Dennis Paulson. Biologist, Seattle, WA.
Susan Pollard. Aquatic Species at Risk Specialist, BC Ministry of Environment, Victoria, British Columbia.
Dennis St. John. Biologist, Okanagan Falls, BC.
Tom Swann. Nature Conservancy of Canada. Victoria, British Columbia.
Steve Valley. Biologist, Albany, OR.
Jenny Wu. COSEWIC Secretariat, Ottawa, ON.
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Williamson, E.B. 1932. Two new species of Stylurus (Odonata - Gomphinae). Occasional Papers of the Museum of Zoology, University of Michigan 247. 18 pp.
Wright, M. 1946. The economic importance of dragonflies (Odonata). Journal of the Tennessee Academy of Sciences 21: 60-71.
Rob Cannings has worked since 1980 as Curator of Entomology at the Royal British Columbia Museum in Victoria. From 1987 to 1996 he also led the Natural History Section there. He has been active on the Scientific Committee of the Biological Survey of Canada (Terrestrial Arthropods), the British Columbia Invertebrate Recovery Team and the Entomological Societies of British Columbia and Canada. He is a member of the Arthropod Subcommittee of COSEWIC. In former lives, Rob was a biologist and nature interpreter for British Columbia Parks and the Canadian Wildlife Service and served as a lecturer and museum curator at the University of British Columbia. His BSc and MSc are from the University of British Columbia; his PhD comes from the University of Guelph. Rob studies insect systematics, especially the taxonomy, evolution and biogeography of dragonflies (Odonata) and robber flies (Diptera: Asilidae). However, he has published on groups in all the major orders of insects. He has authored several books, including The Dragonflies of British Columbia (1977), Introducing the Dragonflies of British Columbia and the Yukon (2002) and The Systematics of Lasiopogon (Diptera: Asilidae) (2002). Rob and his brothers, Syd and Richard were made Honorary Fellows of Okanagan College in 2008. In 2009 Rob won the Bruce Naylor Award from the Alliance of Natural History Museums of Canada for outstanding contributions to museum-based natural history studies in Canada.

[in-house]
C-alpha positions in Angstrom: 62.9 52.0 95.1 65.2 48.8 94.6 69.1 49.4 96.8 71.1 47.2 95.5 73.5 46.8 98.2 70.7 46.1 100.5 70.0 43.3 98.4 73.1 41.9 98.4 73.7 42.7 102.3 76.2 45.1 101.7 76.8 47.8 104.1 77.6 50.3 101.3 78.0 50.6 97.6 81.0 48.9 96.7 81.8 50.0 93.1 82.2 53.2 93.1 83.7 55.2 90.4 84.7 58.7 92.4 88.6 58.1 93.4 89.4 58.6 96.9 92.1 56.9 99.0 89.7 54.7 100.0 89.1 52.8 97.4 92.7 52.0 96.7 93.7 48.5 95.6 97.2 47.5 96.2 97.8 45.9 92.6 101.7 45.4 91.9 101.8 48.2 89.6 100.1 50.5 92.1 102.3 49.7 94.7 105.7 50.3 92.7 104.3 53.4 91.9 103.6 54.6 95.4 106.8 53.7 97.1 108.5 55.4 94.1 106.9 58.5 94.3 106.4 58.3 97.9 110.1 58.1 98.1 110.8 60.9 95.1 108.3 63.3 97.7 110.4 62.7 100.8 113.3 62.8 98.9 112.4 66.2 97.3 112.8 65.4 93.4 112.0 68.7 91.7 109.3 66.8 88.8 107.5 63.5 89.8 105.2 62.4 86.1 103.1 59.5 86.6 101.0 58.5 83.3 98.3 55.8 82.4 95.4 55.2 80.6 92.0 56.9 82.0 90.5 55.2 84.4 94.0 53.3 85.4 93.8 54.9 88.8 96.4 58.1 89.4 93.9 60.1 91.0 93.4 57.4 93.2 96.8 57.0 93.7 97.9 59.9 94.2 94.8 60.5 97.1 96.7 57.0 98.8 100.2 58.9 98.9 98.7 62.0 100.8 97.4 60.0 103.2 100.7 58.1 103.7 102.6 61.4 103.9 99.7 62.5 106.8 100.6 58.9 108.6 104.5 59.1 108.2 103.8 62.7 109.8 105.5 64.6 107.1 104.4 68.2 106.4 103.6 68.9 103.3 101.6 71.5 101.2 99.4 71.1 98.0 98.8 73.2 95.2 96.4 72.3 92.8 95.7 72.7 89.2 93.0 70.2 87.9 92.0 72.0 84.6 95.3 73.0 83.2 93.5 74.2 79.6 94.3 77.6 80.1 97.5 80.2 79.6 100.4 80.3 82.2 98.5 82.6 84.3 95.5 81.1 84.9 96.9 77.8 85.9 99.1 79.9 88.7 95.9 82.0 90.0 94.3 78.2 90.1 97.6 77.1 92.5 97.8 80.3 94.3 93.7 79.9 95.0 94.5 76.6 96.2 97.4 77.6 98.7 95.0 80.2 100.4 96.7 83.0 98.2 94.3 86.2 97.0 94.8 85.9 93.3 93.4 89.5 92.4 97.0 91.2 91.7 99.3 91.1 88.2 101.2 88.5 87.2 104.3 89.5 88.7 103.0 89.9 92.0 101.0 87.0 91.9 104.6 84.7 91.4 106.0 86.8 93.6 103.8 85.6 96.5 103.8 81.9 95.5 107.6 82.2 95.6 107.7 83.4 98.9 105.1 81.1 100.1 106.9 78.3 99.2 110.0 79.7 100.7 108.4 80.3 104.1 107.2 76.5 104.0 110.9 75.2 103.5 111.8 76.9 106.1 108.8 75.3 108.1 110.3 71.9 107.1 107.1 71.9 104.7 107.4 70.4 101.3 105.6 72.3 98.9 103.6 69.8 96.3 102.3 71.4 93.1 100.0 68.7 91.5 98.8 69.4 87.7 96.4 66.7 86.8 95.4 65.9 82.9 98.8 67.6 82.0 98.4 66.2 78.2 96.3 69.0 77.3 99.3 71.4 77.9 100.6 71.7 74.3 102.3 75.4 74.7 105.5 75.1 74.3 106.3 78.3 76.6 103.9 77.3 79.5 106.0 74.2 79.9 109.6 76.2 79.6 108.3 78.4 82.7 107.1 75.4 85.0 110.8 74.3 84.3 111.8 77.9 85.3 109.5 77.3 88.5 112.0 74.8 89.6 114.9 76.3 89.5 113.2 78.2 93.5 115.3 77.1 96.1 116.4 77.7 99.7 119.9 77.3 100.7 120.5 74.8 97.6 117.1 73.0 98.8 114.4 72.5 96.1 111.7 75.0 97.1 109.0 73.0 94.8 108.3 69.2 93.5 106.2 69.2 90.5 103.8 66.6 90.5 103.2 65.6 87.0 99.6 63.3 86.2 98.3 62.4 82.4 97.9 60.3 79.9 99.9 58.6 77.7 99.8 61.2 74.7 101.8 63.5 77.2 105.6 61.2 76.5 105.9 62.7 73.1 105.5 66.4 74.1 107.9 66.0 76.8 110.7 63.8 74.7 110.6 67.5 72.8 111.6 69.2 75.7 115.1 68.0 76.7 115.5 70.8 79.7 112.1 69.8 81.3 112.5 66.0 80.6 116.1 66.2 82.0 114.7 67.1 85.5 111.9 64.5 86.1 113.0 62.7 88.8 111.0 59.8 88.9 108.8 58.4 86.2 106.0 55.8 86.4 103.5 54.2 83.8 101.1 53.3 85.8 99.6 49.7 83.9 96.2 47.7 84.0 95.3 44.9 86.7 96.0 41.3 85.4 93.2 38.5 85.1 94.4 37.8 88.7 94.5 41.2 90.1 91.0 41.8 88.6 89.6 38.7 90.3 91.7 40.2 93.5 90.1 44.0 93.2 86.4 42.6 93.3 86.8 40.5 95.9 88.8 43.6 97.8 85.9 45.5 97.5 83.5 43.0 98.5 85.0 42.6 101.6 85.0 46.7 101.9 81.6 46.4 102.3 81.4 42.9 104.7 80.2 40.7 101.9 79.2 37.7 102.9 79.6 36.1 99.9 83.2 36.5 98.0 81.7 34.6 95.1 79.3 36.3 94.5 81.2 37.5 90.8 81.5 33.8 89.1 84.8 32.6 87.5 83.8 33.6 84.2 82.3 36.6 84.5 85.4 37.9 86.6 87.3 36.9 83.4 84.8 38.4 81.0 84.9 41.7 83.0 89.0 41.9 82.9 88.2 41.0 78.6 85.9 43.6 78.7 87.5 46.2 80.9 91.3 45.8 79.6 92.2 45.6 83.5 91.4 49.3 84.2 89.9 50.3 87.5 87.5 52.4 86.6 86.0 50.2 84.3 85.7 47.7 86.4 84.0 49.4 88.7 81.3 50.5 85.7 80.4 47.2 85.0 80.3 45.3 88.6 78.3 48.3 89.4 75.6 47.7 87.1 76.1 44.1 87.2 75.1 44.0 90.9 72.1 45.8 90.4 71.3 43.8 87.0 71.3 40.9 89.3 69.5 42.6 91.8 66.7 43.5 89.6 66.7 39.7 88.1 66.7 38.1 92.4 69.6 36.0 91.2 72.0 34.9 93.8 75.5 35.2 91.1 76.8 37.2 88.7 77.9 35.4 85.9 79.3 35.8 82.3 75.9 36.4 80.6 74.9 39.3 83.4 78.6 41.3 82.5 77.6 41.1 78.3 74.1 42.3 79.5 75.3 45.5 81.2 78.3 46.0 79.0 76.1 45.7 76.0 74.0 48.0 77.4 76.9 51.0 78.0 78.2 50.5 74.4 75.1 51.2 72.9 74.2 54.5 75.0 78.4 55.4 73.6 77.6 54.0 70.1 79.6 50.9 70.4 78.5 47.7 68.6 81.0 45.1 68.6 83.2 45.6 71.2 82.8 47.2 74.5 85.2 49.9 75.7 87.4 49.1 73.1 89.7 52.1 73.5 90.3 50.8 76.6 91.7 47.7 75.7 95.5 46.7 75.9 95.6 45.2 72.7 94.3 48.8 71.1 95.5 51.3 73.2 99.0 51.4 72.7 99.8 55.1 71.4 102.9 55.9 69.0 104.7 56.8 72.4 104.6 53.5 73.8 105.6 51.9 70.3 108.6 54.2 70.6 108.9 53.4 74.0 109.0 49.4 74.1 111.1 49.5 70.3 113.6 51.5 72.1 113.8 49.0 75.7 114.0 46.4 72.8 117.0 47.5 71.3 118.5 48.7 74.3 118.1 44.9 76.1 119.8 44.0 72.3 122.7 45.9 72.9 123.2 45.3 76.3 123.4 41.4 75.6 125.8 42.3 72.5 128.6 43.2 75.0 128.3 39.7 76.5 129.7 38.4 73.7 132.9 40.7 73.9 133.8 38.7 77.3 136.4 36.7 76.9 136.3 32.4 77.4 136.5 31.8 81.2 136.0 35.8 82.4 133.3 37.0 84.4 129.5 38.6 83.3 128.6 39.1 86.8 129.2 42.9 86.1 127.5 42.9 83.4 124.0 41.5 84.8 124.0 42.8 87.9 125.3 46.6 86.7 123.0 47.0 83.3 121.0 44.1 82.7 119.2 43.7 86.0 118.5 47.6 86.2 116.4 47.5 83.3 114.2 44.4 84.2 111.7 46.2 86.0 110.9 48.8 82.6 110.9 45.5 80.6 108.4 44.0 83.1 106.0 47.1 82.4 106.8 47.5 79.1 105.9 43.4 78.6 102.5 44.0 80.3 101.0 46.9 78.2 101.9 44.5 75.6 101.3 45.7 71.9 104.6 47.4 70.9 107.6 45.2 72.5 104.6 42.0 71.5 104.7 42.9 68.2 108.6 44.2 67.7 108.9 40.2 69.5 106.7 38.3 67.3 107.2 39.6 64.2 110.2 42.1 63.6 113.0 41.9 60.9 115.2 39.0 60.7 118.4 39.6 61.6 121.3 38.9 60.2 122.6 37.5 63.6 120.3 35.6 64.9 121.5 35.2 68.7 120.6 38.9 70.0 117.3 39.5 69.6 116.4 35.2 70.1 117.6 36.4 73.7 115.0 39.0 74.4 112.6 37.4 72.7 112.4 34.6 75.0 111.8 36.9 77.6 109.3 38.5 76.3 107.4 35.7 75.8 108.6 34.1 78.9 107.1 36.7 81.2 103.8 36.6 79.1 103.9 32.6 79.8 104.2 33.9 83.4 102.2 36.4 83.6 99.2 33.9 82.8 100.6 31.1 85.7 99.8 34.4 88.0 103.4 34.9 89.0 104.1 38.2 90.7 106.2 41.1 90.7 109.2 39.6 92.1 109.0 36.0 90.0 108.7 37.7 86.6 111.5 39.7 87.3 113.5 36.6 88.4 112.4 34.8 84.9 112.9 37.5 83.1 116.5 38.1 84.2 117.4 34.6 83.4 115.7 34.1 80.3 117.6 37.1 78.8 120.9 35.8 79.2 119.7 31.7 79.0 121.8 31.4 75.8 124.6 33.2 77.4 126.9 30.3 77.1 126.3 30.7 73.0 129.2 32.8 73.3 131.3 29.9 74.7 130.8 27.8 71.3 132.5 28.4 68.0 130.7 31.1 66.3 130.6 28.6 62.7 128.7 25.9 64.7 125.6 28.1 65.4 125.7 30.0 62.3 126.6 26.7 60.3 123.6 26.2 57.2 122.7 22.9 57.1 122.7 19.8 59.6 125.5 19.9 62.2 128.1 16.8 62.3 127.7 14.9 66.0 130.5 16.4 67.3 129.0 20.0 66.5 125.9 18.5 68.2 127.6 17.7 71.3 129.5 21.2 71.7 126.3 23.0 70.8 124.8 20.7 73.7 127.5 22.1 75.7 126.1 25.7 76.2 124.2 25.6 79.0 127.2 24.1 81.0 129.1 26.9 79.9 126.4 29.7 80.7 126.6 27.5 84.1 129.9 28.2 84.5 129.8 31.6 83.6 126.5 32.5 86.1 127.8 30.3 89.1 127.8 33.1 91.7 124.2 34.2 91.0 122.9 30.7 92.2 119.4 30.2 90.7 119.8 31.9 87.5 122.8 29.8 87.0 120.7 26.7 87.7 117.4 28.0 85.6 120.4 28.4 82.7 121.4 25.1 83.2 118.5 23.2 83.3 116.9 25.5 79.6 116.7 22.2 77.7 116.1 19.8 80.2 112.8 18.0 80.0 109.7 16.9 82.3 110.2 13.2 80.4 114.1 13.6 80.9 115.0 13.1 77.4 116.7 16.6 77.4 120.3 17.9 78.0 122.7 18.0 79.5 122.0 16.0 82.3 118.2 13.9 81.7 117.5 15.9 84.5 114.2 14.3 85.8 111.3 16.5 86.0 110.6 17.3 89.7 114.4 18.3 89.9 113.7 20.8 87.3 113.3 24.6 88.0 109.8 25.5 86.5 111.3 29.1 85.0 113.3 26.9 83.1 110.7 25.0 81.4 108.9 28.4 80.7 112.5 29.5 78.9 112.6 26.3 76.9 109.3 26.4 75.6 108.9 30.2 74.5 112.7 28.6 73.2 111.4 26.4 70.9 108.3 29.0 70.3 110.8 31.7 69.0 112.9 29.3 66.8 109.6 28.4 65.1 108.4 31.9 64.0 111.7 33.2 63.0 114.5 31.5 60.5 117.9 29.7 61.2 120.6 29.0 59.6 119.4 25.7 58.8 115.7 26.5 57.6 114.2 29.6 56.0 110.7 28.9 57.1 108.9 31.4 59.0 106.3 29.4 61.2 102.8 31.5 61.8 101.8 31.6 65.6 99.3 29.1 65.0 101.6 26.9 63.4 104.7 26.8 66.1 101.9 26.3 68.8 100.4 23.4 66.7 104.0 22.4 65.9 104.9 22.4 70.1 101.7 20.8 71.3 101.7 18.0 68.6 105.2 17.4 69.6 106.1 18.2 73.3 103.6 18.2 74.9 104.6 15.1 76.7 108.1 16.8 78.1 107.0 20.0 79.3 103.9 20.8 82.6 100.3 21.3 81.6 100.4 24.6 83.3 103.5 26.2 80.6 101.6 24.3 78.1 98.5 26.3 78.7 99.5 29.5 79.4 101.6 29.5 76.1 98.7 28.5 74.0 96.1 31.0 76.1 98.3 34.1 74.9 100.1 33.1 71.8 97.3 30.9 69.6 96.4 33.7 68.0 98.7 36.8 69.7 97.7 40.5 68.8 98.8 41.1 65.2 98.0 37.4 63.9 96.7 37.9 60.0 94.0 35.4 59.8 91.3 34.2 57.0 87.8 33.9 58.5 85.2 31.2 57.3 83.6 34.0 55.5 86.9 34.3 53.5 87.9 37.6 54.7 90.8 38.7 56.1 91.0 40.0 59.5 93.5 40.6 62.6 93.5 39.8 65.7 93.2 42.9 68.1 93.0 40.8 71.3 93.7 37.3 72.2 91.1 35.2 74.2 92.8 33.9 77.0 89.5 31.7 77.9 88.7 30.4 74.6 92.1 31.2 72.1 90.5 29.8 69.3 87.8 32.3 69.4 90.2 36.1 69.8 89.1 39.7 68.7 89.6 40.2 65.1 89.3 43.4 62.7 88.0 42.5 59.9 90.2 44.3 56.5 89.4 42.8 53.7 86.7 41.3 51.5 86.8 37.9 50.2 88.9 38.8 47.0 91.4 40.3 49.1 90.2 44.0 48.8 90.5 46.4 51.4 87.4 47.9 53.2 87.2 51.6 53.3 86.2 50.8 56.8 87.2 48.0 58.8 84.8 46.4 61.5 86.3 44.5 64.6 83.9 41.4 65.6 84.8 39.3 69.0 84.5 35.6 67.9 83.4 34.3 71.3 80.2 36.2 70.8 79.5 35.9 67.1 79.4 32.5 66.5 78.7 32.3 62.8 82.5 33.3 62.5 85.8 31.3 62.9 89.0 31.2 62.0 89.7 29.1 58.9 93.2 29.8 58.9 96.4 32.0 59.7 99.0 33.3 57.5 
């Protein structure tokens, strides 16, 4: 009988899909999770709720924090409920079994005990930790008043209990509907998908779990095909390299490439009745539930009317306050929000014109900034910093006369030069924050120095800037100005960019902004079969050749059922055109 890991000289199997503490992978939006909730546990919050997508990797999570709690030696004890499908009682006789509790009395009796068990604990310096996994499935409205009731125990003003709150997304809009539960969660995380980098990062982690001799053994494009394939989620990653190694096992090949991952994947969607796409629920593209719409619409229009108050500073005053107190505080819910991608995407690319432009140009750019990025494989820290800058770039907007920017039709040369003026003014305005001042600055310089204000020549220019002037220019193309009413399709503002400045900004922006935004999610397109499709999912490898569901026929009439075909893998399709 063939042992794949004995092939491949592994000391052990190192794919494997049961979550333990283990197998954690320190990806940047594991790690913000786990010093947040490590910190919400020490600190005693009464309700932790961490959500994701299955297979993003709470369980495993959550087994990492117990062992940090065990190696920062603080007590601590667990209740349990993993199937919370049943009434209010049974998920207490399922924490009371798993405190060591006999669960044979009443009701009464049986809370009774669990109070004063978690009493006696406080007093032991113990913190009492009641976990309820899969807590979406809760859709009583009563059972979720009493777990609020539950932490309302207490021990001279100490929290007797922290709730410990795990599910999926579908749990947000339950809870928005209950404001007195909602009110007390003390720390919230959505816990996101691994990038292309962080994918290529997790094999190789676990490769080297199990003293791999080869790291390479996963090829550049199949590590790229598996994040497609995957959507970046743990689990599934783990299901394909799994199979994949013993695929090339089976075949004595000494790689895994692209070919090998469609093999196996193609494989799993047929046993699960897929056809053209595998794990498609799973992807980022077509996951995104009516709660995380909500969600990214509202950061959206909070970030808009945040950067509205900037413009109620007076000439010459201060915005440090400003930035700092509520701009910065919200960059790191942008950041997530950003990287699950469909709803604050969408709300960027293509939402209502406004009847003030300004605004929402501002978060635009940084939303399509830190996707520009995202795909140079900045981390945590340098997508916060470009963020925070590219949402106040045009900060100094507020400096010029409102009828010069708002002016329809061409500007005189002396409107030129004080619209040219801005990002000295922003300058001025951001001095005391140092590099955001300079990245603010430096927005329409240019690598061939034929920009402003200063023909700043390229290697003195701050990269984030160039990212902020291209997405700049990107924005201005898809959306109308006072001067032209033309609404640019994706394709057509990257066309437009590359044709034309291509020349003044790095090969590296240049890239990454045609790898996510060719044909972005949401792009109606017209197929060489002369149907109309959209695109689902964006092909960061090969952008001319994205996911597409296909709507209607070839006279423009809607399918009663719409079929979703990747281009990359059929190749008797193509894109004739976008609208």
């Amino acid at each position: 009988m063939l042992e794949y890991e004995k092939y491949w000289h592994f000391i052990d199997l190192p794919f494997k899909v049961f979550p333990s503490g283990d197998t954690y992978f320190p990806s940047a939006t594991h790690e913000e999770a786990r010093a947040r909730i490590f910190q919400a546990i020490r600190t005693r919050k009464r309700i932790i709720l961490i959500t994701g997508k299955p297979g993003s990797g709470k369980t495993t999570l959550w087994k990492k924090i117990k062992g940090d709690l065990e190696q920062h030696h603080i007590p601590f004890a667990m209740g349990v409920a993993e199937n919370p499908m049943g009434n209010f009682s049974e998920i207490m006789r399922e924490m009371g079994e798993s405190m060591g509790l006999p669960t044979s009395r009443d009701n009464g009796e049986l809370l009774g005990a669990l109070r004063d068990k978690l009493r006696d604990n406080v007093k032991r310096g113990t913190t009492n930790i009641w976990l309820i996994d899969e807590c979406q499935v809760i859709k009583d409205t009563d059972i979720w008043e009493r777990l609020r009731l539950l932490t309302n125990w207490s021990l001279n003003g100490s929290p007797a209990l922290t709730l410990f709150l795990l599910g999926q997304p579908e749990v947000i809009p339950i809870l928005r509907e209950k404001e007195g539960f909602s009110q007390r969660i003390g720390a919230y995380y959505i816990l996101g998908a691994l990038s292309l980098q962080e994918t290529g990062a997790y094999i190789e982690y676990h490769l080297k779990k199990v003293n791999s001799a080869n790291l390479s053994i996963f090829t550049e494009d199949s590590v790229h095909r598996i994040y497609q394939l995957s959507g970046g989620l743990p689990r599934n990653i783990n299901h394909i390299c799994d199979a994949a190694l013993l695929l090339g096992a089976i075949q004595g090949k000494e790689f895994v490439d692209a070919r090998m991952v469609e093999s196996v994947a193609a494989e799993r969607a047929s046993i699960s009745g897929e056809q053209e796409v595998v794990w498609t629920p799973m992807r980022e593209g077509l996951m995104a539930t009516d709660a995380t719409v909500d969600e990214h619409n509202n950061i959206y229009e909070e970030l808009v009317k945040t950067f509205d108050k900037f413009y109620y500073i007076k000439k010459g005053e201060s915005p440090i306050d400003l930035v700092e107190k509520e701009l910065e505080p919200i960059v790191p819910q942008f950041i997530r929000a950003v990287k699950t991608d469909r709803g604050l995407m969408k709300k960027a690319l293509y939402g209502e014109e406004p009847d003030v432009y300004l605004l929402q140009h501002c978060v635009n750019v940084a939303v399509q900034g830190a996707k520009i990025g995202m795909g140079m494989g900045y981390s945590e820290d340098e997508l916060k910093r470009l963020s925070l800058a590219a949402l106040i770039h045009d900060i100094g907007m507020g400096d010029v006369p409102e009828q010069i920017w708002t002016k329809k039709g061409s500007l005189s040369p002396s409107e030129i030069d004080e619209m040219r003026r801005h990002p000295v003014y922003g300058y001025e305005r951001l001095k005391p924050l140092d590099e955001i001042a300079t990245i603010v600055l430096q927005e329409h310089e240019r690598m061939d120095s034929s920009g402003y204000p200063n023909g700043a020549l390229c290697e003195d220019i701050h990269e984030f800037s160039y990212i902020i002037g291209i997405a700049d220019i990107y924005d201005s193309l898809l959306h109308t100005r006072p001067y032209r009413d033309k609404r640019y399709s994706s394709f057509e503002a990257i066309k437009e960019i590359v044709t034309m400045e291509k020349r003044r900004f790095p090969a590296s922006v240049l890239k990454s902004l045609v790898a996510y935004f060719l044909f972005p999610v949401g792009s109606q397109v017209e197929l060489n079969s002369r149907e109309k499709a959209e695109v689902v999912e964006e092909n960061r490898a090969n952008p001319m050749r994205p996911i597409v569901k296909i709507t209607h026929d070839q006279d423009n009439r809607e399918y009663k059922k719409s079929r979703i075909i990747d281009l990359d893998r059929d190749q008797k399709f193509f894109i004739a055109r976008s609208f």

Syd Cannings is a zoologist working on rare and endangered species for Environment Canada (Canadian Wildlife Service) in Whitehorse. Born and raised in the Okanagan Valley, he graduated with his MSc in Zoology at University of British Columbia in 1978. In 1980 he became the curator of the major insect collection there, and did wide-ranging surveys of the insects of British Columbia and the Yukon. From 1991 to 2002 he was the Program Zoologist for the British Columbia Conservation Data Centre in Victoria and, on the side, collaborated with his brothers on a number of books about the natural history of British Columbia, including: Birds of the Okanagan Valley; British Columbia: A Natural History; and The World of Fresh Water. In 2002 and 2003, he was a research zoologist for NatureServe (Washington, DC), responsible for their bird and mammal ranking and databases. Syd is a member of the Arthropod Subcommittee of COSEWIC.